Grant Blankenship


Grant came to public media after a career spent in newspaper photojournalism. As an all platform journalist he seeks to wed the values of public radio storytelling and the best of photojournalism online.

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Students across Georgia walked out of class today, as part of a nationwide protest against gun violence and to remember the victims of last month’s school shooting in Florida. Some school systems encouraged students to participate, while others said those who take part could face consequences. We begin our look at the protests with GPB’s Maura Currie.

Highlights from schools that participated in the protest around Georgia: 

Grant Blankenship / GPB



Three years ago, a coyote with ice blue eyes lay stock still as scientists took her blood, weighed her, and fixed a GPS collar around her neck on a dirt road next to a field near Augusta.


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Wednesday morning Dick's Sporting Goods announced it would no longer sell firearms to anyone under 21. They also would stop selling assault-style rifles and high capacity magazines.

GPB's Grant Blankenship asked Dick's Sporting Good shoppers about how they felt on the new policy.

Richard Spencer

On March 1st, Georgia’s Department of Natural Resources will open its second annual Coyote Challenge. It invites hunters to present coyotes they’ve killed in exchange for the chance to win some free prizes. The mysterious southern coyote is considered a nuisance to some people and other wildlife. First, we heard a report from GPB’s Grant Blankenship on researchers who catch and release coyotes to give them GPS tags. Then we were joined by Chris Mowry, associate professor of Biology at Berry College and cofounder of the Atlanta Coyote Project, to talk more about the Coyote Challenge.

Grant Blankenship / GPB

Racial disparities in home lending, a practice sometimes called redlining, is alive and well in the United States.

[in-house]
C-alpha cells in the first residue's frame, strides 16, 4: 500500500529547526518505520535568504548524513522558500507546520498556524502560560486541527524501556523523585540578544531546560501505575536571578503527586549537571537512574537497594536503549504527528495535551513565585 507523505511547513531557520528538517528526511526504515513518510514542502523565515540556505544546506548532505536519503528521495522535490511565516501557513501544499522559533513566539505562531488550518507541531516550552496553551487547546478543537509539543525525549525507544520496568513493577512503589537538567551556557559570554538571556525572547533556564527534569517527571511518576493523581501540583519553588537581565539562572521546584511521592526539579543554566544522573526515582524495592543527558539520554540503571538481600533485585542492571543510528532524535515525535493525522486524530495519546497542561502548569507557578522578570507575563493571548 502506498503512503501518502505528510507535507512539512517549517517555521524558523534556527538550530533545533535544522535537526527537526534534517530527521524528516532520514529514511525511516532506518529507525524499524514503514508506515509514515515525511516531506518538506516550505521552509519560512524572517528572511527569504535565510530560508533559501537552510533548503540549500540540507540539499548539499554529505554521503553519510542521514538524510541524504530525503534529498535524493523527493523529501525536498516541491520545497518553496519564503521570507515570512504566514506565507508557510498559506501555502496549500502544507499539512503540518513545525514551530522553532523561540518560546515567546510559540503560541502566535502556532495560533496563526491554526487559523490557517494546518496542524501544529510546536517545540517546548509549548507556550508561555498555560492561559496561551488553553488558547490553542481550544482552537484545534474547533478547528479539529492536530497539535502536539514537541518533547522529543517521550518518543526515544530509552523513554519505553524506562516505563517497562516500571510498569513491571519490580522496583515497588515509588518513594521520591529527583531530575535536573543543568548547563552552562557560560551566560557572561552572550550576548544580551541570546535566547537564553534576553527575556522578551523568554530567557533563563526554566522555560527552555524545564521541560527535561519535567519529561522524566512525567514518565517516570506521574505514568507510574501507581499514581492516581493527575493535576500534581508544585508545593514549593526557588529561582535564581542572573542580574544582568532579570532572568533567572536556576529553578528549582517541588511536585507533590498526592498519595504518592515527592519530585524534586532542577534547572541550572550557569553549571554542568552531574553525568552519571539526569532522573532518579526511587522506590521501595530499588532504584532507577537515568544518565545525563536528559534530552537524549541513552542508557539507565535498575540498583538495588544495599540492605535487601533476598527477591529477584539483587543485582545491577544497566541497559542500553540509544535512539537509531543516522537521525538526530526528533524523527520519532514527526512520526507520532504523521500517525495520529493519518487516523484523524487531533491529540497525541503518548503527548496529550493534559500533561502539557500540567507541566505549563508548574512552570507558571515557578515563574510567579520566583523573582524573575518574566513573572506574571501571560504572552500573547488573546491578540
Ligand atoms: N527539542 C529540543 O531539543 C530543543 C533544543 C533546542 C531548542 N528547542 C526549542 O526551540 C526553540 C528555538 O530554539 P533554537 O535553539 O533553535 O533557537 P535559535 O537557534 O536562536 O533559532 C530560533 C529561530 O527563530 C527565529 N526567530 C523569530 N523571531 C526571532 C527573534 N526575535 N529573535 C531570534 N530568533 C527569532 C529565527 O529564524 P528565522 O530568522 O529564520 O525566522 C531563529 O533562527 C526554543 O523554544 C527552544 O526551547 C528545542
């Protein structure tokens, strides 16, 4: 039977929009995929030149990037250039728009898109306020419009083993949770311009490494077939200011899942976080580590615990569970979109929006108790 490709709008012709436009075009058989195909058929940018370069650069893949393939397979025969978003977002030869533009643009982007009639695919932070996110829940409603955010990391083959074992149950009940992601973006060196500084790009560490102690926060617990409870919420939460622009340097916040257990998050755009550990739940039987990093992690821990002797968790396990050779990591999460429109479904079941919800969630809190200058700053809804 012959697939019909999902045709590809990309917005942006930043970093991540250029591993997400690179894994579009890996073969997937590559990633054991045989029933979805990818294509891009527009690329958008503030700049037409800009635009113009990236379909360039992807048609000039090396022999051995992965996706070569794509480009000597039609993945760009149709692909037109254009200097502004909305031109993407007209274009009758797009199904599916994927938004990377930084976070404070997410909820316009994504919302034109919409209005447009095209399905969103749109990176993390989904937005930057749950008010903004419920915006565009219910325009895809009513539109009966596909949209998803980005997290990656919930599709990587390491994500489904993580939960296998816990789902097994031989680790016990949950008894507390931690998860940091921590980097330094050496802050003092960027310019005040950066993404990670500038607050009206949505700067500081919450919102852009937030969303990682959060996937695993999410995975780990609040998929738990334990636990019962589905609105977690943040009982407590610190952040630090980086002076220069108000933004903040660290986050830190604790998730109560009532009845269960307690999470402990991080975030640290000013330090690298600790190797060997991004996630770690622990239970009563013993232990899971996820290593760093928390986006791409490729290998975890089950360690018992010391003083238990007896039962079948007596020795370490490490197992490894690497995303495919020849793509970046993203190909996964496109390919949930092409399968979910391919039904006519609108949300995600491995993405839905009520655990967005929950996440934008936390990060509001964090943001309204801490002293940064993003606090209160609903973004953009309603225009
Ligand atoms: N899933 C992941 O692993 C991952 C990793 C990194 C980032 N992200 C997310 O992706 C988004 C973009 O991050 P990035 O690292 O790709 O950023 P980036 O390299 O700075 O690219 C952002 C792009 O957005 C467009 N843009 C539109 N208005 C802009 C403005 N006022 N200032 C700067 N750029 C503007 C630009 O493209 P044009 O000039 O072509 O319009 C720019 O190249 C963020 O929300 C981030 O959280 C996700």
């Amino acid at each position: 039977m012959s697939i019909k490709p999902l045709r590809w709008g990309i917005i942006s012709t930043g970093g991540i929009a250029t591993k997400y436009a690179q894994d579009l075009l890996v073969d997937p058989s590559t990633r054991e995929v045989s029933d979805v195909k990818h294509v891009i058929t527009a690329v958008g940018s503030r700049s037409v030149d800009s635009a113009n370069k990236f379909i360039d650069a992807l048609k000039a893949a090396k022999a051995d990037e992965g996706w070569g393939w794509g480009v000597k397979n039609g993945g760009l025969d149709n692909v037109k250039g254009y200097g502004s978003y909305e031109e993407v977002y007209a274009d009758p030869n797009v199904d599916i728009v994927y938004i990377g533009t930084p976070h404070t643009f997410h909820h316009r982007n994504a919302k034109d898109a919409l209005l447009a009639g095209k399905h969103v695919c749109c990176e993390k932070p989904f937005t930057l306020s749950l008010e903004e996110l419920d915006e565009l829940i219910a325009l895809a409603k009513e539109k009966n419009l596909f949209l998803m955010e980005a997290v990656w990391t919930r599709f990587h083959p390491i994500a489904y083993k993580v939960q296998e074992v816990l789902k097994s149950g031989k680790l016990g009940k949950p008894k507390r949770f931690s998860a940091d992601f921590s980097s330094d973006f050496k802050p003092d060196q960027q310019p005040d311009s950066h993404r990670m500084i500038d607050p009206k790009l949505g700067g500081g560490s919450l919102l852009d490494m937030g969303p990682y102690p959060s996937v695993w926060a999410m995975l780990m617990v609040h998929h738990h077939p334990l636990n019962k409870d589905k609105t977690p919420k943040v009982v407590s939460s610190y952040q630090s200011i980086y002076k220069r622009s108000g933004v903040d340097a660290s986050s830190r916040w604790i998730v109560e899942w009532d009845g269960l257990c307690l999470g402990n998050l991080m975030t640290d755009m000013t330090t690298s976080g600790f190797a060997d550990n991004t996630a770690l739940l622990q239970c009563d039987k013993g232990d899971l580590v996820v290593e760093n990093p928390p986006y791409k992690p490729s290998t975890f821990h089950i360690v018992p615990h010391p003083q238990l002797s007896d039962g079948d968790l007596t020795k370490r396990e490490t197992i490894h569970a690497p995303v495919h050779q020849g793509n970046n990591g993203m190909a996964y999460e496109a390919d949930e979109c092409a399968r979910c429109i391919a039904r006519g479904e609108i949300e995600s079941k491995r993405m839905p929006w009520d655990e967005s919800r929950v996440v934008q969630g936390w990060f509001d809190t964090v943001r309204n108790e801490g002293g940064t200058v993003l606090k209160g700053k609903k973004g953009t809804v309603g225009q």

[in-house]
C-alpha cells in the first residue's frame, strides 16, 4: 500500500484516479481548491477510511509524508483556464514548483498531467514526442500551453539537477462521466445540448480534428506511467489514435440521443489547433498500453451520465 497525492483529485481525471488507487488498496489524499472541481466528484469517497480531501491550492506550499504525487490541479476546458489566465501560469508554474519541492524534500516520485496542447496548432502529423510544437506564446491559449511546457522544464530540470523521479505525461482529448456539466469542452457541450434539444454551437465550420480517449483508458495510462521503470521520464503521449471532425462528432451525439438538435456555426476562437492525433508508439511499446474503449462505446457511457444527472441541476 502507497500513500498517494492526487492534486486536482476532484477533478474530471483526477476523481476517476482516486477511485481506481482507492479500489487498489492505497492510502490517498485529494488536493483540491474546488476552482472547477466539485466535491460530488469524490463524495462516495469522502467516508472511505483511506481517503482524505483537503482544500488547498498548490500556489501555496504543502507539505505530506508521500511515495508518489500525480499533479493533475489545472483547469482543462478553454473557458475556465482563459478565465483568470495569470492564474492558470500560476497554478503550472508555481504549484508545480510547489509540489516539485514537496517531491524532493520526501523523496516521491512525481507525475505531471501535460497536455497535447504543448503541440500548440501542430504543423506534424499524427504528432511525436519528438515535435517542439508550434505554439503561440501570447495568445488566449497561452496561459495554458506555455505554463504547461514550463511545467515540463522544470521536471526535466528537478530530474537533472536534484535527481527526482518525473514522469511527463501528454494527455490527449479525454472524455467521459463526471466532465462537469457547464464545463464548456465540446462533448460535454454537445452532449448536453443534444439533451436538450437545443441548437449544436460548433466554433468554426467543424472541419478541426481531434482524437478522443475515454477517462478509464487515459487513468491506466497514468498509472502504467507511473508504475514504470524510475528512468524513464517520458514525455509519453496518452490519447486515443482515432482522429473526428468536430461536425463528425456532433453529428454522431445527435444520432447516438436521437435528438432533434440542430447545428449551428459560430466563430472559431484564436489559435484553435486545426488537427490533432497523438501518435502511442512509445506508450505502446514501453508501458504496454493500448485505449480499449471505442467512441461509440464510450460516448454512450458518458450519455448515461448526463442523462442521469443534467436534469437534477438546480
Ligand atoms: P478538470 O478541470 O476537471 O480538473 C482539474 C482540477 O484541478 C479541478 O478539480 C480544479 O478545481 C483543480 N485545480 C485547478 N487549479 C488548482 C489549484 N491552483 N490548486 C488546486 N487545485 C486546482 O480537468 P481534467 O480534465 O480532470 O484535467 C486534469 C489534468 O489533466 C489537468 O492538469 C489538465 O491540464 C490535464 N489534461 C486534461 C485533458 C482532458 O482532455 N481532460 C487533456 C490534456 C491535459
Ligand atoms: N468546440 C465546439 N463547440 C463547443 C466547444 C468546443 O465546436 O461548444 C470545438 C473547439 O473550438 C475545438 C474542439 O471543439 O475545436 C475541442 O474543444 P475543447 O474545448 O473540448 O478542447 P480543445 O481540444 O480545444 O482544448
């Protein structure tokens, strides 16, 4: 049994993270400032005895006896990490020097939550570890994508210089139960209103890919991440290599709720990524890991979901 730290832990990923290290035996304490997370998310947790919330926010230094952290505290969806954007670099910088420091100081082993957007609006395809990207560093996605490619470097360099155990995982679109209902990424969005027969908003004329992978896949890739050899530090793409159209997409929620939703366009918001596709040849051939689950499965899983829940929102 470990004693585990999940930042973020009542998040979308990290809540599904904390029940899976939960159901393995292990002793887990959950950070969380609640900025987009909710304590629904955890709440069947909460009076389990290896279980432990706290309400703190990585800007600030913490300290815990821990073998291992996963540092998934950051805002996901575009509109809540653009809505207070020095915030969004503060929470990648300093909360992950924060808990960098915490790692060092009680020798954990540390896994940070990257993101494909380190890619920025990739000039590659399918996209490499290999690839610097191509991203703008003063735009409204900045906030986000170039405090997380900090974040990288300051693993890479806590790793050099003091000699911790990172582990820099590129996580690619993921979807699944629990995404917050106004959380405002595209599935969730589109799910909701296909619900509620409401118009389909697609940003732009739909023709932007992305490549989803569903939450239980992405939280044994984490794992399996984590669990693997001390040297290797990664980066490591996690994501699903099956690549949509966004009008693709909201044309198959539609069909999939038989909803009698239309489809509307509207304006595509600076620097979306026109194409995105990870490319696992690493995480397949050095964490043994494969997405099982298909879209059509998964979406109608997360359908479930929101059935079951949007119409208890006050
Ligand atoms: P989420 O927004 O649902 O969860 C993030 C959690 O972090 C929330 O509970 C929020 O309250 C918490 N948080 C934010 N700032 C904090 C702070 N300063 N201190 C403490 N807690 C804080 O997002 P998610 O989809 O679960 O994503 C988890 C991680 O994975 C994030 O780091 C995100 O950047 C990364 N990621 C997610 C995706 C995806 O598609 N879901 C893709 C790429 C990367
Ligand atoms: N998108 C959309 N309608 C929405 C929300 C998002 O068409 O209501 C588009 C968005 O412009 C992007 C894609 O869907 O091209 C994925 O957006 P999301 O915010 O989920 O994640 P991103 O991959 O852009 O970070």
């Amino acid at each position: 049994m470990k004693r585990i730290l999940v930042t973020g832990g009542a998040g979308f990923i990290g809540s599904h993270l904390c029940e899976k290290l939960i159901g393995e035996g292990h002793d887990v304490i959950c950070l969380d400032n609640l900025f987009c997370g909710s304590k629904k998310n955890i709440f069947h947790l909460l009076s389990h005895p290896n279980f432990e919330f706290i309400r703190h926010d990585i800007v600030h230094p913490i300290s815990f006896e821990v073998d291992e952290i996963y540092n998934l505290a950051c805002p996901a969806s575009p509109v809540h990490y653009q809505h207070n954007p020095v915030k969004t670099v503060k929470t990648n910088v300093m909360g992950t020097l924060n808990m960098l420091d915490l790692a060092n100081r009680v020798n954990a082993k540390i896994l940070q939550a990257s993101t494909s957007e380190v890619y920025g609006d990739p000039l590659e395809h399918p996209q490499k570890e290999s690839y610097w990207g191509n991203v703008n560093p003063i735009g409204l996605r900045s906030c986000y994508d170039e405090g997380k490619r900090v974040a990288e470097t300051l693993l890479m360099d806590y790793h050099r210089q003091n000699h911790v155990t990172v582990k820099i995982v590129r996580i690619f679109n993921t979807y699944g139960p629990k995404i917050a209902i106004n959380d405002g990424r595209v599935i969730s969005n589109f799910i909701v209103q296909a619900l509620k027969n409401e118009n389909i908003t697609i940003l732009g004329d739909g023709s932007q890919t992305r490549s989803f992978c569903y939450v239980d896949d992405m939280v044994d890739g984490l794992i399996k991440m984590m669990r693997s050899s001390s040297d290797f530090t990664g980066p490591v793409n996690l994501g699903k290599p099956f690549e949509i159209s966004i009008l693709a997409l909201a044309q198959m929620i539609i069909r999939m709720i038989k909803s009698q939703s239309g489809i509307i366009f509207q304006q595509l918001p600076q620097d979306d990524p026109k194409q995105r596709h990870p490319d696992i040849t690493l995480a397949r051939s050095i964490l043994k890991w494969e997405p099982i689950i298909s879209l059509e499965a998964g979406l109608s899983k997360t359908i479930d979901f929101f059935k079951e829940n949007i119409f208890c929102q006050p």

That's the big picture takeaway from new data analysis by the Associated Press and the Center for Investigative Reporting of two years of mortgage lending.

Grant Blankenship / GPB



Macon’s Target store is closed. When Target announced it was closing a dozen stores across the country, people in Macon were disappointed to learn the Presidential Parkway store on the was on the list.

If there was an upshot, it was the going out of business sale. That’s how Robert and Mikieoel Revels loaded up with the children’s clothes they had when they left the store a few weeks before it closed with their son Noah. Though they were happy for the bargains, Robert Revels said he wasn’t happy to lose the store.

Grant Blankenship / GPB

There's no future in crabbing.

That's the conclusion Earnest McIntosh, Sr. came to when his son, Ernest McIntosh, Jr. said he wanted to work with his father on the water near their home in Harris Neck, Ga., in McIntosh County. 

"I couldn't see a future into crabbing. But I could see it into oysters," McIntosh, Sr. said. 

That's farmed oysters. Earnest Sr. grew up watching his father work on a crab boat. Earnest Jr. did the same with his dad. Tending to metal cages of oysters spread around the marshland that they lease is what they are hoping will allow them to continue the tradition. 

Mashama Bailey is a fan. Bailey is the head, James Beard Award nominated chef at The Grey restaurant in Savannah. Harris Neck oysters are the first item on the online menu for the restaurant in face.

On a drive from Savannah to Florida, Bailey said she caught the odor of Harris Neck oysters on the wind. 

"They're marshy and funky but they're also clean and salty at the same time," Bailey said. 

In this short film, head out onto the water near Harris Neck where the oysters are farmed with Bailey and the McIntoshes. 

Grant Blankenship / GPB


Georgia Power’s expansion of nuclear power at Plant Vogtle is still alive following a unanimous vote by the state’s Public Service Commission.

Cindy Hill / GPB

Think Christmas music and there are sounds that probably jump to mind. 

There's Bing Crosby, Vince Guaraldi, maybe Handel's "Messiah." Well, as it turns out, one of the oldest African-American musical traditions is also tied to Christmas.

That's the Ring Shout, still performed by the Geechee and Gullah people of the Georgia and South Carolina coast.

Don't know the Shout? Meet the McIntosh County Ring Shouters. We caught up with them introducing their music to children at a recent Savannah Music Festival Musical Explorers concert.  

Grant Blankenship / GPB

There’s a city inside the City of Macon.

It’s made of tents strung along the banks of the Ocmulgee River downtown. Homeless people have been bedding down here, largely hidden from view, for years.

But this year, with the movement of people back to the nation’s downtown centers happening alongside the first increase in the nation’s homeless population in seven years, Macon-Bibb government says the tent city has to be pushed back, at least from inside Macon’s Central City Park.